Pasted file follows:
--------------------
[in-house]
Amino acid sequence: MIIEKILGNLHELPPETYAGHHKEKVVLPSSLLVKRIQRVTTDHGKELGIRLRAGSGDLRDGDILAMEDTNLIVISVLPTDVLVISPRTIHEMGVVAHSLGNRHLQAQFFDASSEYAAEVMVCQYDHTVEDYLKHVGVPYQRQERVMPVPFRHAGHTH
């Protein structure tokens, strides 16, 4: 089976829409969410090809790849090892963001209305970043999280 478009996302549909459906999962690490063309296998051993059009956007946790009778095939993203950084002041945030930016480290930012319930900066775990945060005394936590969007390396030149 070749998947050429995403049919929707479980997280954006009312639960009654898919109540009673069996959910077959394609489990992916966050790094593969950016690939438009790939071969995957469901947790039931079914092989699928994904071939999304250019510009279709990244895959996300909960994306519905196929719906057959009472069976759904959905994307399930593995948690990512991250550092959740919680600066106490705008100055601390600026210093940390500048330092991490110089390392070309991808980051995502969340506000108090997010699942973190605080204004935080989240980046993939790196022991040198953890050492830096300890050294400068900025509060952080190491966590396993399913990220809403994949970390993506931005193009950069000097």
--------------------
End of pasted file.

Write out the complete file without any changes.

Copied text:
[in-house]
Amino acid sequence: MIIEKILGNLHELPPETYAGHHKEKVVLPSSLLVKRIQRVTTDHGKELGIRLRAGSGDLRDGDILAMEDTNLIVISVLPTDVLVISPRTIHEMGVVAHSLGNRHLQAQFFDASSEYAAEVMVCQYDHTVEDYLKHVGVPYQRQERVMPVPFRHAGHTH
């Protein structure tokens, strides 16, 4: 089976829409969410090809790849090892963001209305970043999280 478009996302549909459906999962690490063309296998051993059009956007946790009778095939993203950084002041945030930016480290930012319930900066775990945060005394936590969007390396030149 070749998947050429995403049919929707479980997280954006009312639960009654898919109540009673069996959910077959394609489990992916966050790094593969950016690939438009790939071969995957469901947790039931079914092989699928994904071939999304250019510009279709990244895959996300909960994306519905196929719906057959009472069976759904959905994307399930593995948690990512991250550092959740919680600066106490705008100055601390600026210093940390500048330092991490110089390392070309991808980051995502969340506000108090997010699942973190605080204004935080989240980046993939790196022991040198953890050492830096300890050294400068900025509060952080190491966590396993399913990220809403994949970390993506931005193009950069000097």